0

if you'll continue acting like...

I understand "if you continue to act like..." seems more logical, but is there a fault in the first sentence? I am focusing on the "act" part. Can it be a continuous? what type of a sentence would it be in terms of verb/tense/...

5
  • 2
    No, we never use will like that for that meaning. It can be used in other contexts like this: "If you will just pick up your stuff, etc."
    – Lambie
    Commented Nov 8, 2021 at 17:26
  • What @Lambie said. Normally, we only use If you will [do something] to mean if you are willing (and even then we're probably likely to use the more "oblique, distanced, deferential" form If you would [follow me, please]). Commented Nov 8, 2021 at 18:28
  • Welcome! I'm afraid proofreading requests ("is-there-something-wrong-here") are not on-topic here. I think you do in fact have a specific concern, but can you edit your question to explain more about it? You've gotten some helpful comments and an answer, but they all make certain assumptions about the underlying meaning that I'd like to see confirmed. Commented Nov 8, 2021 at 19:13
  • 2
    As long as acting like this is something the speaker wants you to do, then it makes perfect sense, with the correct next clause. If you'll continue acting like this, they won't pay me any attention and I can slip out with the loot. Commented Nov 8, 2021 at 21:55
  • I can imagine a parent/babysitter saying this: If you will continue acting like this, I'll have to tell your father. But that would require emphasis on the first will, and therefore it wouldn't be contracted.
    – Stuart F
    Commented Dec 10, 2021 at 14:16

2 Answers 2

1

John Lawler got it correct in the comments: if you'll continue acting like ... is a request.

Quoting his comment:

As long as acting like this is something the speaker wants you to do, then it makes perfect sense, with the correct next clause. If you'll continue acting like this, they won't pay me any attention and I can slip out with the loot.

0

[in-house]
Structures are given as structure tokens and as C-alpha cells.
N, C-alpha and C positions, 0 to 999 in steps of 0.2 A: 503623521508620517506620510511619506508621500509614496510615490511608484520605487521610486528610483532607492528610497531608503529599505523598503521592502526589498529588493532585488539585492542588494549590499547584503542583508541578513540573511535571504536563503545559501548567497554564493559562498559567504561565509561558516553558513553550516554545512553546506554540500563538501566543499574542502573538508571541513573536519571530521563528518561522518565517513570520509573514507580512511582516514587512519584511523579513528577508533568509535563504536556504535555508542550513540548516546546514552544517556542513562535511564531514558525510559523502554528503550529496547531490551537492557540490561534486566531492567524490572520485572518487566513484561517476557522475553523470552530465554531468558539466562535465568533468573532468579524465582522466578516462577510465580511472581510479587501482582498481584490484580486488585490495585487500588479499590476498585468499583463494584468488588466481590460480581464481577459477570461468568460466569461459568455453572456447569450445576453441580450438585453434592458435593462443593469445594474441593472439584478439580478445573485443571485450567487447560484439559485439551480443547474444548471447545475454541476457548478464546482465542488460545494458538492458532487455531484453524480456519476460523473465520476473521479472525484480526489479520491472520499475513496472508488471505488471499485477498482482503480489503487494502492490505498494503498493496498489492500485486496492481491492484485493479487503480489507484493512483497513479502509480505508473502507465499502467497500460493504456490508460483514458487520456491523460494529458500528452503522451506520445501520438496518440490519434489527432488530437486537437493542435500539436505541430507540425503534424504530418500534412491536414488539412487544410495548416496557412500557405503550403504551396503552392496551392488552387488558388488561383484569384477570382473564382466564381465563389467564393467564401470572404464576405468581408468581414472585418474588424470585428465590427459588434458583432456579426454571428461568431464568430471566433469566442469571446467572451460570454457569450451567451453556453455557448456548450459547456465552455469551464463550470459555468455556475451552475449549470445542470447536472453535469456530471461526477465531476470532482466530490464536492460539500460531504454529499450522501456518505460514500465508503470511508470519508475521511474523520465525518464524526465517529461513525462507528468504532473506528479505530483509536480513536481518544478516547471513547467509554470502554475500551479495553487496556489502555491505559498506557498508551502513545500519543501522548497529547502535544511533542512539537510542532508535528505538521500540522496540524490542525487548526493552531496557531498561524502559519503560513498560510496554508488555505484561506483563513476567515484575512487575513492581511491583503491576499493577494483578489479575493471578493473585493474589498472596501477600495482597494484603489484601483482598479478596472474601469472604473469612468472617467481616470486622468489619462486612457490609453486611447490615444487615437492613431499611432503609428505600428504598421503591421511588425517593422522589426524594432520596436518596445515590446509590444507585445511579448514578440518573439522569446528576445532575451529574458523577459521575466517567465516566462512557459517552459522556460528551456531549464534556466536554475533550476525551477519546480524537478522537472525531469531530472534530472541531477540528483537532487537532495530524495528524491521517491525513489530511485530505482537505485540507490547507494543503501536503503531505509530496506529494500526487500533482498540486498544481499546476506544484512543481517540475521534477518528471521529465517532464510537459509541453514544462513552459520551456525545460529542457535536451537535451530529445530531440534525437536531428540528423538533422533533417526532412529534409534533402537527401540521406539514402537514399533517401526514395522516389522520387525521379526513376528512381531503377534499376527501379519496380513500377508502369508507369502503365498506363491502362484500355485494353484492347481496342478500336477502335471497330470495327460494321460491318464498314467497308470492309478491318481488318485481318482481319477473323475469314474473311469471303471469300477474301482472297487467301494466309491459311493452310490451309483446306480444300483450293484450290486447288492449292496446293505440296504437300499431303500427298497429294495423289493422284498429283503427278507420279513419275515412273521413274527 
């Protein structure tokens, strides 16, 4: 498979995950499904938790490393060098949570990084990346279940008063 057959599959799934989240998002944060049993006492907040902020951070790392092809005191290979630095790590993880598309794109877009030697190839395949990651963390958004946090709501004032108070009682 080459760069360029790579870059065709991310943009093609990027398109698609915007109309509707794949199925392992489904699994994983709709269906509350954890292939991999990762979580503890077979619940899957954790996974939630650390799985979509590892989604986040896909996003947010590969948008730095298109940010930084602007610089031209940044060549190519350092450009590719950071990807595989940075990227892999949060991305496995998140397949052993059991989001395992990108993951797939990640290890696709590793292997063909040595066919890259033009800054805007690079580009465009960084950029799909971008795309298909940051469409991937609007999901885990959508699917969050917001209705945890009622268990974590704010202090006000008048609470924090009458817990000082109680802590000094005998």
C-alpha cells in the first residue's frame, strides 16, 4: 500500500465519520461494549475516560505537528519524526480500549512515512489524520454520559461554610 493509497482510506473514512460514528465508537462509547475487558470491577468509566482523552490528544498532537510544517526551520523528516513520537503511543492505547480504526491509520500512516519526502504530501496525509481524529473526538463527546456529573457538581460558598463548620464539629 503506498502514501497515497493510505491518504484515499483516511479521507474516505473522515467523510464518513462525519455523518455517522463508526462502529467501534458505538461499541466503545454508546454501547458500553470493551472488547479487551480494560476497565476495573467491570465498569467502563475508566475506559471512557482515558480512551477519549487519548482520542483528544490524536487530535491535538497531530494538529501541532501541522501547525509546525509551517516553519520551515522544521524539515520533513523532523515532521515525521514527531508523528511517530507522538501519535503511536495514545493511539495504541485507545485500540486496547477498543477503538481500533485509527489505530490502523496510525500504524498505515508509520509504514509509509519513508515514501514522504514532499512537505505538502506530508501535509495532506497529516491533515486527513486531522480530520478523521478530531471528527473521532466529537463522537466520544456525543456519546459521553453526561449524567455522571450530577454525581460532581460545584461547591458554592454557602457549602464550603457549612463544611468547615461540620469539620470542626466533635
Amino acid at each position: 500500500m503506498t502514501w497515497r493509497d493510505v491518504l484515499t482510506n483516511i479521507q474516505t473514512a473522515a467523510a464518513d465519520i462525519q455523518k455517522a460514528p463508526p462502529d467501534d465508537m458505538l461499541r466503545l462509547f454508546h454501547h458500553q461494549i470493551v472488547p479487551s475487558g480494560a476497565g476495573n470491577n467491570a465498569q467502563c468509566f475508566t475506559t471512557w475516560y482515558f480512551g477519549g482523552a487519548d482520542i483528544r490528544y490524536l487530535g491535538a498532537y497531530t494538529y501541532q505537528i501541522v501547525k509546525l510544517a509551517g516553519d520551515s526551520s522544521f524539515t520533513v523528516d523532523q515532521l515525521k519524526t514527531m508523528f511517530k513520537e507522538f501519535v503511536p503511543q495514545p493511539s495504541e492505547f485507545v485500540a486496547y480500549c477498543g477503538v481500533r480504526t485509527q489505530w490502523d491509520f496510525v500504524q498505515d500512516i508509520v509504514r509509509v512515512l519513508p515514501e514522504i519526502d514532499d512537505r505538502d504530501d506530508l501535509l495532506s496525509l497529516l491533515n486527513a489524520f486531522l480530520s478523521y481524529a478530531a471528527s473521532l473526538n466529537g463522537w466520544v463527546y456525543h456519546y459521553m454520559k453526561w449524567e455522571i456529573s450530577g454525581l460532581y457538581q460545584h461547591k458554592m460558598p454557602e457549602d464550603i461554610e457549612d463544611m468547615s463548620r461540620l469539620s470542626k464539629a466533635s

Standard in spoken US English is any of the following (note the tense in the main clause; it's in increasing order of formality):

If you continue acting like this, I'm taking away your TV privileges.

If you continue acting like this, I'm going to take away the keys to the car.

If you continue acting like this, I'm going to take away the keys to the car.

However, @lambie's comment above is on point. To elaborate: It's pretty common and semi-standard to make a pointed request like,

If you will [kindly] send me the document you promised, I'll be happy to take a look at it.

This formulation implies my moderate annoyance at your failure to send me the document!

At least to me as an American listener, including the first will makes it sound like a pointed request whether or not you include the kindly, so mild annoyance is the only context where I'd recommend using it.

4
  • 1
    Aside: Kindly seems to be used more literally in some other variants of English. (I have Indian or South Asian English in mind here; see also english.stackexchange.com/questions/14478/… .) Sometimes I receive emails from colleagues asking me to "kindly" do something. In US English this sounds a bit brusque and peeved, but I'm pretty sure that's not how it's intended. So be cautious! Commented Nov 8, 2021 at 17:49
  • 4
    Are examples 2 and 3 supposed to be different? And is the introduction of kindly part of the OP? Commented Nov 8, 2021 at 18:36
  • 1
    *If you continue acting like this, you’ll have an Oscar in no time.”. *If you continue acting, I’ll support your move to New York.”
    – Xanne
    Commented Nov 8, 2021 at 19:35
  • Yosef: Sorry, I forget what I intended as the third. Commented Nov 18, 2021 at 20:57

Your Answer

By clicking “Post Your Answer”, you agree to our terms of service and acknowledge you have read our privacy policy.